Somewhere in my jewelry making tool reading, I saw a hockey puck bench block. It is a nice handy thing to have for holding small items while filing, sanding or sawing. The rubber puck allows a semi sticky surface to hold things. I choose to mount my puck on a tapered piece of wood, which can be clamped to the workbench. Either laying on the workbench or hanging off, this is a very versatile tool fixture to have. The puck takes a lot of punishment and is quickly replaceable.
Step 1: Items Needed and Design
Hockey puck – I used a real traditional rubber hockey puck. 1 inch thick by 3 inch diameter
Wood – 8 inch long by 3 ½ wide by ¾ thick. Wood should be larger than dimensions for ease of sawing
Screws - 1 ¼ length general purpose phillip heads – I used three
Phillips - screw driver
Drill and drill bits - 1/8 inch diameter bit for the wood through-hole. I used a ½ inch diameter bit to chamfer the holes edge, to recess the head of screw.
Saw – coping saw, power band saw
Sand paper and files
C-clamp or ratchet clamp
Optional – I use 110 pound card stock to put my patterns on. This provides a thicker piece of paper to trace around.
The design of the base is my idea of having the block hang off a bench; to allow ease of sawing and filing.
With using a wood extension in my design; I wanted the puck close to the edge of the wood as possible. Even with the height of the puck, during sawing or filing; very little wood around the puck is needed (I added only a ¼ inch). If you want, cutting the wood the same size as the puck would be ok. I am stuck on the rule of three, well not that rule of three; but my rule of three. My rule of three, is it is easier to balance things with 3 items. I am in constant pursuit to stay balanced. Therefore, I used three screws to hold the puck to the wood base. The screws are approximately 1 inch from the edge of the puck and 1 inch apart from each other.
Step 2: Cut Out the Wood Base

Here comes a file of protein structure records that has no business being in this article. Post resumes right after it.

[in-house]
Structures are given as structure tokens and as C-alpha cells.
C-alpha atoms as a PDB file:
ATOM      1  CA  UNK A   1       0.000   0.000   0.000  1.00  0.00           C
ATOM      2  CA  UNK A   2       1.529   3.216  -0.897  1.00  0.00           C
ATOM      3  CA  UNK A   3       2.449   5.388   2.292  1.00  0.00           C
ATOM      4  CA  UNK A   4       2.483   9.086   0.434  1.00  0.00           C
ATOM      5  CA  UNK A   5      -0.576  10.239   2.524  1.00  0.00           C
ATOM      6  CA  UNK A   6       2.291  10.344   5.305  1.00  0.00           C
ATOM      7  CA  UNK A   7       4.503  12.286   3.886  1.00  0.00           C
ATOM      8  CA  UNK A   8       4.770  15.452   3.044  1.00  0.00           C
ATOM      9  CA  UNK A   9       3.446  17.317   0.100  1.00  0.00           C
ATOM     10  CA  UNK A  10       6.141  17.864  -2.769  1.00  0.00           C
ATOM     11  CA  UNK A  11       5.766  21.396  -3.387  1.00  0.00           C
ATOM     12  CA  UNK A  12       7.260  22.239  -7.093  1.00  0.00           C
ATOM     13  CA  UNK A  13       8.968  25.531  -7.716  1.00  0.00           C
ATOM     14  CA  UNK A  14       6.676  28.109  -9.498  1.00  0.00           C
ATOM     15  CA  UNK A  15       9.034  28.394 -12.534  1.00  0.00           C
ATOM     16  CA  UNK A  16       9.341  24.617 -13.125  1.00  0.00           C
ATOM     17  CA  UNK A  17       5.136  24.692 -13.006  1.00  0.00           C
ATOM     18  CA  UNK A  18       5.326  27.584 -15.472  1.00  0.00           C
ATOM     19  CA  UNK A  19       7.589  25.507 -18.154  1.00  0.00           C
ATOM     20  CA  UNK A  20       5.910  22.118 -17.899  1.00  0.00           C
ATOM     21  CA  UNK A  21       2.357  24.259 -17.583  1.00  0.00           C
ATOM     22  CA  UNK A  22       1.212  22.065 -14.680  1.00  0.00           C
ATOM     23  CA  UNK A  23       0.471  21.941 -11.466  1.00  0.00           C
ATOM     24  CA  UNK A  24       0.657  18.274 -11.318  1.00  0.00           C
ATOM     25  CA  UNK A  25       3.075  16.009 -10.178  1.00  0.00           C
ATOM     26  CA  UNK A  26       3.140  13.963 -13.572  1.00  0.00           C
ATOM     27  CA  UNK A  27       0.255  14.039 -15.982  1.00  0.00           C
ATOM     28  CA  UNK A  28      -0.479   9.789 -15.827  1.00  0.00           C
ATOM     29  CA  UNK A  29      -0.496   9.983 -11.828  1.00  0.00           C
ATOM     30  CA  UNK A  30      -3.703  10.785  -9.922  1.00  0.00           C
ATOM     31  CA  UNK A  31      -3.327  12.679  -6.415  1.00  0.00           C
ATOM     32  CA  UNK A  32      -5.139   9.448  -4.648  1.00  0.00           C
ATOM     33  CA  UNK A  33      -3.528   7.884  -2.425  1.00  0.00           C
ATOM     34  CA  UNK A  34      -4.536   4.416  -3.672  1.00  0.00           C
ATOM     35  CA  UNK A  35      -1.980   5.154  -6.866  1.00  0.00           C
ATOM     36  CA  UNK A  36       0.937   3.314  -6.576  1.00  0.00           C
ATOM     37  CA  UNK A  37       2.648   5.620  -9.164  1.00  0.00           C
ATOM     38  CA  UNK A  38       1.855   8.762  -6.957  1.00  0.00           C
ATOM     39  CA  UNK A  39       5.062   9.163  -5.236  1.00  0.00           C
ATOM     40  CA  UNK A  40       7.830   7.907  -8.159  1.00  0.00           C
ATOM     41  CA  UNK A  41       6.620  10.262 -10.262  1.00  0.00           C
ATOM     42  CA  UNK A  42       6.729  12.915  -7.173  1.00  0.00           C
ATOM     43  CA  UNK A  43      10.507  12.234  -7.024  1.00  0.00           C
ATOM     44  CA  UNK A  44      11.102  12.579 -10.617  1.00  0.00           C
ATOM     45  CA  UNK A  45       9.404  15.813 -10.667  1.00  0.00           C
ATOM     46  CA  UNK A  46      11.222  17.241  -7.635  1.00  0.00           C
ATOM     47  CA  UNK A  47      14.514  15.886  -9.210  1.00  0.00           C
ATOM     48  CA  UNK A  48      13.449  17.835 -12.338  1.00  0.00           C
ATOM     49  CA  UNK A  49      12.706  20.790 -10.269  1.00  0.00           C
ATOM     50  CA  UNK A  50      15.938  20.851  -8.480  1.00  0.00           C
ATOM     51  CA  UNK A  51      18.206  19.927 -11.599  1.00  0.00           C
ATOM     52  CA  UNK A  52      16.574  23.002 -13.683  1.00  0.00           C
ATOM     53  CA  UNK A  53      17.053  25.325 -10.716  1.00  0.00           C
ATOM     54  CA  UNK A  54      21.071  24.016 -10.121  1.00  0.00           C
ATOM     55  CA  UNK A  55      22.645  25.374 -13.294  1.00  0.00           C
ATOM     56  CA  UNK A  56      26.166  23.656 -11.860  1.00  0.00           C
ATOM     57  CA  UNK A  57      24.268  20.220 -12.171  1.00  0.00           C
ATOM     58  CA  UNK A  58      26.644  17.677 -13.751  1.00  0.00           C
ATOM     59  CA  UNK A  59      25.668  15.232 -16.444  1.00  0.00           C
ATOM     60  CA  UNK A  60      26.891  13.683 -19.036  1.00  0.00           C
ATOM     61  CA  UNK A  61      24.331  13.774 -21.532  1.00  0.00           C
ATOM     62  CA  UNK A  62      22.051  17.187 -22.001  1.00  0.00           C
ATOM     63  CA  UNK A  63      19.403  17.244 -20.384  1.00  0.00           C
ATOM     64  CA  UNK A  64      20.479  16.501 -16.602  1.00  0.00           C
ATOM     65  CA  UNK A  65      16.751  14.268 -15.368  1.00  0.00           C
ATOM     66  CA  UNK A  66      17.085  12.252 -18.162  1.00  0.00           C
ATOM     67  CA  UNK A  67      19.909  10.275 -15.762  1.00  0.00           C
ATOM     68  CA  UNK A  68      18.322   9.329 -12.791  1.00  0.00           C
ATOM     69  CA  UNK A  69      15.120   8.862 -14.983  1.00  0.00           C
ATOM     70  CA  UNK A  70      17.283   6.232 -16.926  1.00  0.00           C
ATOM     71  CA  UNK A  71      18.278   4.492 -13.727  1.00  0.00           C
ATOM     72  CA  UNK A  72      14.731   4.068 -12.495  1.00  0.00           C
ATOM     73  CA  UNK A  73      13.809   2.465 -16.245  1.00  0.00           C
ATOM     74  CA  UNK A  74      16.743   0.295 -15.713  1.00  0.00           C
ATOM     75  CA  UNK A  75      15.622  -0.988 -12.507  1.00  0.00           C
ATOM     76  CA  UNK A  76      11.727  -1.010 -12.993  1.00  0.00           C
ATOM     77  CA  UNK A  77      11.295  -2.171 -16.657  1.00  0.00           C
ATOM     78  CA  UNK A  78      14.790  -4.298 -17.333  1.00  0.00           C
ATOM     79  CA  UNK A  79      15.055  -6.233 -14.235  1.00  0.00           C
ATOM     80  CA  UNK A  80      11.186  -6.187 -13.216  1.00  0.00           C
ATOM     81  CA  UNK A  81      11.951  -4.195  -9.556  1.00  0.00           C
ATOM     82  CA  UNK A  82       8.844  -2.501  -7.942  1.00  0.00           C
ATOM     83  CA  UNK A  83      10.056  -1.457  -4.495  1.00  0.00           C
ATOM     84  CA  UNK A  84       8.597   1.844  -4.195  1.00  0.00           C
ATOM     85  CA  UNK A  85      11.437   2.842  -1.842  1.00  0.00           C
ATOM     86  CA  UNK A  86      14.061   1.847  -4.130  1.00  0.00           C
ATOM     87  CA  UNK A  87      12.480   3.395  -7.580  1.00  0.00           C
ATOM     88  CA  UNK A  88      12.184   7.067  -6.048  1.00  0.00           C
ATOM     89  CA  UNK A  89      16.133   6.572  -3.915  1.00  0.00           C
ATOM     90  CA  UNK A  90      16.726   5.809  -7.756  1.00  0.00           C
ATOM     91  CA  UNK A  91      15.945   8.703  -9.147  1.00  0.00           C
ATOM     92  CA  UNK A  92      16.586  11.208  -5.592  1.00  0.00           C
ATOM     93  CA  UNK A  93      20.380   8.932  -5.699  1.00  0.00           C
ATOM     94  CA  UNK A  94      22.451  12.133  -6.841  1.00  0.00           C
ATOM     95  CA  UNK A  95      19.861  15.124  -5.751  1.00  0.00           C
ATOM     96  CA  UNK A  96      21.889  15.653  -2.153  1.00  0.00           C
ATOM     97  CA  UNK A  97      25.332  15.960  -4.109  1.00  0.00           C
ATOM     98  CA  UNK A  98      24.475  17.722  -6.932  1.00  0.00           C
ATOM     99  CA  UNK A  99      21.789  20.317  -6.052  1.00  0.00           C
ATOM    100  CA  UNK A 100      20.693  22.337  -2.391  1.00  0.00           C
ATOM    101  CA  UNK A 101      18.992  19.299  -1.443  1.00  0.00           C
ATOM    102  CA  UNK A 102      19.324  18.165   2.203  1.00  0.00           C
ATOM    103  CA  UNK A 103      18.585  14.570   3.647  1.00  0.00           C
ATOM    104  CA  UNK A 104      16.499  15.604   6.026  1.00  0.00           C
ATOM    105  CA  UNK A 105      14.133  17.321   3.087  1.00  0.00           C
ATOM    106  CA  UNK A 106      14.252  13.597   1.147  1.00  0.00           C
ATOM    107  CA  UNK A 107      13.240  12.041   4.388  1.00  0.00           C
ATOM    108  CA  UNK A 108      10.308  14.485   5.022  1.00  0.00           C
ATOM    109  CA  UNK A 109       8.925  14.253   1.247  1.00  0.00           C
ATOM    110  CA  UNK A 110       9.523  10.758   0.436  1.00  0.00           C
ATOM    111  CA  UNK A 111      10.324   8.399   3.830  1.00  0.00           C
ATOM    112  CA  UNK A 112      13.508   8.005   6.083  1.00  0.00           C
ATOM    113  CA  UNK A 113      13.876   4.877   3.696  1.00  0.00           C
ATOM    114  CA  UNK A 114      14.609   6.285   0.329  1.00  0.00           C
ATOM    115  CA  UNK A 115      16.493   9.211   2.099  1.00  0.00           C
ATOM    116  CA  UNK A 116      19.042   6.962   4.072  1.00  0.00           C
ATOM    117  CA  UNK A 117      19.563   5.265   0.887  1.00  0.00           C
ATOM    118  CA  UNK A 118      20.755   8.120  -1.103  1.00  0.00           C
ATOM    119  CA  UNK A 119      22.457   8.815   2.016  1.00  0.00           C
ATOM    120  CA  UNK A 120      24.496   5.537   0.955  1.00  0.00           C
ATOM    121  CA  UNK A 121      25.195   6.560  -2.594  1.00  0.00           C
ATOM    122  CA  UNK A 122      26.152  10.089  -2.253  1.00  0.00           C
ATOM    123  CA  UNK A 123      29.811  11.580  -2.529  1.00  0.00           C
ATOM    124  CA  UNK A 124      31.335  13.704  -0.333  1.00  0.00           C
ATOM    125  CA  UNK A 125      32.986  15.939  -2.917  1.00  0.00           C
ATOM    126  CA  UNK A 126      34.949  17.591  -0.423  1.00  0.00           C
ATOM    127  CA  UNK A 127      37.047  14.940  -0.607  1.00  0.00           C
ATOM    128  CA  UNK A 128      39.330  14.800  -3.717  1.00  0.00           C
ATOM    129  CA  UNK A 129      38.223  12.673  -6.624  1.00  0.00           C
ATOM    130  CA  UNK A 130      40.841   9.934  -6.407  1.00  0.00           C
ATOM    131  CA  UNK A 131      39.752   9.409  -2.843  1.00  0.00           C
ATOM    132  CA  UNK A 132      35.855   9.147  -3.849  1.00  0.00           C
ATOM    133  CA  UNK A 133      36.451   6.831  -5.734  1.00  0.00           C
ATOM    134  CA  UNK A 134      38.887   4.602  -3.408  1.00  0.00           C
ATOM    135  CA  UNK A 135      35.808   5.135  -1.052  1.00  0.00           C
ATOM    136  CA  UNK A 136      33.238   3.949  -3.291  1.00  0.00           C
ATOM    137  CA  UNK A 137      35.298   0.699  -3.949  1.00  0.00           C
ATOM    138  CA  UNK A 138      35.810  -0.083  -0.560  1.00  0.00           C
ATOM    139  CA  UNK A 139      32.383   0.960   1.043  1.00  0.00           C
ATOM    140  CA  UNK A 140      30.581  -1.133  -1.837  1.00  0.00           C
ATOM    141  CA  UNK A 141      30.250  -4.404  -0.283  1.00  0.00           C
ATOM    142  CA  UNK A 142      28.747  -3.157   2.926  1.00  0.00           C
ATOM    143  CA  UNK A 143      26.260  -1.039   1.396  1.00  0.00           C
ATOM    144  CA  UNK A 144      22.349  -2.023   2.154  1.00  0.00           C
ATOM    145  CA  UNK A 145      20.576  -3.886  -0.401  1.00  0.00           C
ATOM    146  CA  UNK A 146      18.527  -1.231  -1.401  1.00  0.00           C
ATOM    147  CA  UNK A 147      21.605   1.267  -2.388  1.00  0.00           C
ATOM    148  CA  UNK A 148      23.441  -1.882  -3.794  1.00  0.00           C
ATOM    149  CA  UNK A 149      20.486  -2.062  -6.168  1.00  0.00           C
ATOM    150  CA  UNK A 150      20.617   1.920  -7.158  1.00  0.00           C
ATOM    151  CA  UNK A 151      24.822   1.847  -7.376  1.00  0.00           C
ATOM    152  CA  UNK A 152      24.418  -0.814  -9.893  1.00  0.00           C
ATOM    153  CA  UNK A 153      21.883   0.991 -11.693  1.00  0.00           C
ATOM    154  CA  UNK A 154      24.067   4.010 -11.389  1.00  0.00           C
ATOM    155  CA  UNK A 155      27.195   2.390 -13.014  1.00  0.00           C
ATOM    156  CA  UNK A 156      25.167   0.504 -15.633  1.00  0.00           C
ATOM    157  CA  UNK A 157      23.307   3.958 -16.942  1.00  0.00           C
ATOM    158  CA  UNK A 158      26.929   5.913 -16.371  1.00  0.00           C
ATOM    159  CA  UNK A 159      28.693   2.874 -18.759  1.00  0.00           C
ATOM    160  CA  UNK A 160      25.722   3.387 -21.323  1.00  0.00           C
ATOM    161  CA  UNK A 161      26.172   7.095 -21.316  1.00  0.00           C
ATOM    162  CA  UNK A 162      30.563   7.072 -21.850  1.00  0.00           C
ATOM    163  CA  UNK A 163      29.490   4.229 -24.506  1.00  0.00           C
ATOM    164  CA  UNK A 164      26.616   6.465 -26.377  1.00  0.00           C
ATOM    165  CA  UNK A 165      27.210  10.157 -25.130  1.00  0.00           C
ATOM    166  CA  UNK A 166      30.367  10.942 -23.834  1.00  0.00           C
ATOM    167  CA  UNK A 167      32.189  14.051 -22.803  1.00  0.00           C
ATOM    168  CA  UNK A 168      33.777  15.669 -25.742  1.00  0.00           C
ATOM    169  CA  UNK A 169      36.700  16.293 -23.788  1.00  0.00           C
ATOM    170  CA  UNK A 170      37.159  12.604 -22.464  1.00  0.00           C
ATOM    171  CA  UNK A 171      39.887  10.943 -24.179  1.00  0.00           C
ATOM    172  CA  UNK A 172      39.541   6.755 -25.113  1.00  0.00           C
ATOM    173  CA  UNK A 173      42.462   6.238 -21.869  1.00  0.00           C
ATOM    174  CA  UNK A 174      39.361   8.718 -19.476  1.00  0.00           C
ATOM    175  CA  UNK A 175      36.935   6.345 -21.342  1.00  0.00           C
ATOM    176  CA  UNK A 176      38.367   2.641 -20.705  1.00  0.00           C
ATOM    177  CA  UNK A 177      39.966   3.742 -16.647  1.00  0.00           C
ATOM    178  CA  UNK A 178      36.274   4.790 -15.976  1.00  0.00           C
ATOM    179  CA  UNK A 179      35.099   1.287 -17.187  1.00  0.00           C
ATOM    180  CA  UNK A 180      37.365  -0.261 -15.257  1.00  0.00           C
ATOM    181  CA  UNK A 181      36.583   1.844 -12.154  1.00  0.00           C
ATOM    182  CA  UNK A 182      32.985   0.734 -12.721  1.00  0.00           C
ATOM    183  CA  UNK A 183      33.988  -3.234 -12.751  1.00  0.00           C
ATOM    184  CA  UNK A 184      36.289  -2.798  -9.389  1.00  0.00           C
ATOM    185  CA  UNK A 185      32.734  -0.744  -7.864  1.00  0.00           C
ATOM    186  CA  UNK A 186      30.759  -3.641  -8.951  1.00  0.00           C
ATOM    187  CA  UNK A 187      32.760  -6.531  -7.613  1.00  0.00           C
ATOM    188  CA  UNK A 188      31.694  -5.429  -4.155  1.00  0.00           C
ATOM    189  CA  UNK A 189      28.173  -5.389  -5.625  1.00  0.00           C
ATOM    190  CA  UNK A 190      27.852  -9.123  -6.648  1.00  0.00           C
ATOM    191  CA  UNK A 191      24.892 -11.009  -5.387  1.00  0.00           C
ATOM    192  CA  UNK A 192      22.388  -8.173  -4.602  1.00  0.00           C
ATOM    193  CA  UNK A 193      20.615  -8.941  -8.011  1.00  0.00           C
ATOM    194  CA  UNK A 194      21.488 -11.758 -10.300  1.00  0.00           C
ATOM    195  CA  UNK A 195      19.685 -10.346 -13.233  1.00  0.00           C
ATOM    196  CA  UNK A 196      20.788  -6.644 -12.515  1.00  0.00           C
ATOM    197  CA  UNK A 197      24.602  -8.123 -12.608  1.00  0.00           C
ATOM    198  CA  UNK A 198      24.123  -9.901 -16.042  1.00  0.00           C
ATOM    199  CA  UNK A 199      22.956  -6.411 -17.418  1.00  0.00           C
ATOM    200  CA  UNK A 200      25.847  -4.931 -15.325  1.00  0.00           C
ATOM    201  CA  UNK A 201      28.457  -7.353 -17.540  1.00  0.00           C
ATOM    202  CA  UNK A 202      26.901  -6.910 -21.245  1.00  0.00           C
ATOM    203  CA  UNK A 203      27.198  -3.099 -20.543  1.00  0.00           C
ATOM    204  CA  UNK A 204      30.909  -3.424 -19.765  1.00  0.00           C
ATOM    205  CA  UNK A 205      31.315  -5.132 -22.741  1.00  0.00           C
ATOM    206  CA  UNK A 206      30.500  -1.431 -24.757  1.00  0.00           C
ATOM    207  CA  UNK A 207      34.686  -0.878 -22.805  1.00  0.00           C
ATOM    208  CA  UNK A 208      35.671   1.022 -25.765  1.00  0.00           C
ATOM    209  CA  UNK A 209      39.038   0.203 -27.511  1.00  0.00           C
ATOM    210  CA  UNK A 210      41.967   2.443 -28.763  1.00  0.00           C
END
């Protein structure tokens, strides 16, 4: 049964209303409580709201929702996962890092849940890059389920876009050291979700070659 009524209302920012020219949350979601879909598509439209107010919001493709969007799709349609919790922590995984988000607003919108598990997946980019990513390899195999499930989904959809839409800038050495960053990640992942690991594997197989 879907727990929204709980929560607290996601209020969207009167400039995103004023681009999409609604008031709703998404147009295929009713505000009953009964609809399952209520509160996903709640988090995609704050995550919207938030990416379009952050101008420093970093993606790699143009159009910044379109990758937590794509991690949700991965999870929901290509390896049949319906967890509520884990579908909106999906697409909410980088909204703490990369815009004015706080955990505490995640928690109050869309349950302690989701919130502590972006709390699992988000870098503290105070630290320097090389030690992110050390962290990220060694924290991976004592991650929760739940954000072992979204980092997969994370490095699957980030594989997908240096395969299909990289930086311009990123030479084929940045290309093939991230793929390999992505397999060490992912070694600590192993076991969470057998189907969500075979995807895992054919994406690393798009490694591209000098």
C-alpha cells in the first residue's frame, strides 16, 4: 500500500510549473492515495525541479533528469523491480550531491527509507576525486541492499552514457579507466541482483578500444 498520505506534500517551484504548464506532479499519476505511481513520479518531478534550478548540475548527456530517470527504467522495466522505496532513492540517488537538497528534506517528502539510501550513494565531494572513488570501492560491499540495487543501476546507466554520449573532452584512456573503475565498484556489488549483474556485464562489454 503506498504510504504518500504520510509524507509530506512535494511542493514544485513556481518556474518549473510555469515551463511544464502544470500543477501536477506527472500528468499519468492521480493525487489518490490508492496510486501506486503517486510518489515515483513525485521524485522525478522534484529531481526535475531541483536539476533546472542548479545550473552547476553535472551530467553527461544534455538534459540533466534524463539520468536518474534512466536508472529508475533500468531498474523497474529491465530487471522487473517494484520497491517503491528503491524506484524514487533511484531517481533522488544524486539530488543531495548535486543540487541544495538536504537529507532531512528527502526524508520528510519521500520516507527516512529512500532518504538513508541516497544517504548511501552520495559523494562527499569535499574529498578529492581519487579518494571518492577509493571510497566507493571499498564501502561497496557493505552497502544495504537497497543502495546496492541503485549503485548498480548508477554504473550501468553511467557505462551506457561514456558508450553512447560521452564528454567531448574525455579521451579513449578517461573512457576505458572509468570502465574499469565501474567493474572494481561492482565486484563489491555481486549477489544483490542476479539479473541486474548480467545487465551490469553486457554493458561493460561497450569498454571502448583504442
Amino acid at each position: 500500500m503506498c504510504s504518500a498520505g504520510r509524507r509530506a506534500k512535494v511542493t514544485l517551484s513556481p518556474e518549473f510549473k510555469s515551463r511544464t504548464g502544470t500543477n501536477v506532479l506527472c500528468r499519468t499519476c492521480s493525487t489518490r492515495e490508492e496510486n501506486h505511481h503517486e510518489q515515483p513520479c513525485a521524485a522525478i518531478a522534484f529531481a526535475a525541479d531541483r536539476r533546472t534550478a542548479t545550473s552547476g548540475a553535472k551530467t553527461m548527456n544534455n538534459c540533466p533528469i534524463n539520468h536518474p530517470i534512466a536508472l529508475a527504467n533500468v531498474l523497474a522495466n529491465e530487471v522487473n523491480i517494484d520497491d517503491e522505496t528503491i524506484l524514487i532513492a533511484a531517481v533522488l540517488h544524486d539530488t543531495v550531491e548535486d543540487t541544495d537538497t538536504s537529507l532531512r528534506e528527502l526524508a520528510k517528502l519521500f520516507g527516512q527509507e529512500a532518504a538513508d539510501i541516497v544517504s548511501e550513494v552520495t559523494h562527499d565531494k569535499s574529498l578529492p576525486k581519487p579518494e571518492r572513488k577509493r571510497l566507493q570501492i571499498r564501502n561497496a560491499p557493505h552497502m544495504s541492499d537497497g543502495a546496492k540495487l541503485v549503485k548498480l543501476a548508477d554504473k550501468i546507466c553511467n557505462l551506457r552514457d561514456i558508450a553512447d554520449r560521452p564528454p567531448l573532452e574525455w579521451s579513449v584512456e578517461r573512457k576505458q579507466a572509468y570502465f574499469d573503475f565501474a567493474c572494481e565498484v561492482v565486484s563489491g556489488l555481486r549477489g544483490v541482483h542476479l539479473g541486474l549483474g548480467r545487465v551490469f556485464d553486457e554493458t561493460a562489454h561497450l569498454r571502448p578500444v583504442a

I made a copy of my sketch design on 110 pound card stock to make a template/pattern. I cut out the template/pattern with standard household scissors. Using
a standard pencil, I traced around the template/pattern on to my piece of wood.
I am fortunate to have a power band saw. Using the band saw, I cut out the base. Using files, then sandpaper I soften the edges of the fresh cut wood - to avoid splinters.
Step 3: Drill and Screw Puck Down
I poked through the template/pattern for marking the hole locations.
I used a hand drill and 1/8 inch diameter drill bit to create the through-holes. A hole larger than the screws makes it so the puck can be drawn down (tighten) to the wood. So depending on what type screw you are using, go with a bigger drill bit. The screw should drop in the drilled hole.
Then I used a ½ inch diameter drill bit to chamfer the holes; to recess the head of screw.
Well anyway - plainly - I drilled some holes.
Note: I did not drill into the rubber puck. The pucks are soft enough to just screw into.
Step 4: Finished Hockey Puck Bench Block
I made several hockey puck bench blocks.
I gave some away, I kept a few.
I keep a few extra pucks for replacement.
Step 5: Modified Bench Block
On one of my bench blocks - I added my wire forming fixture.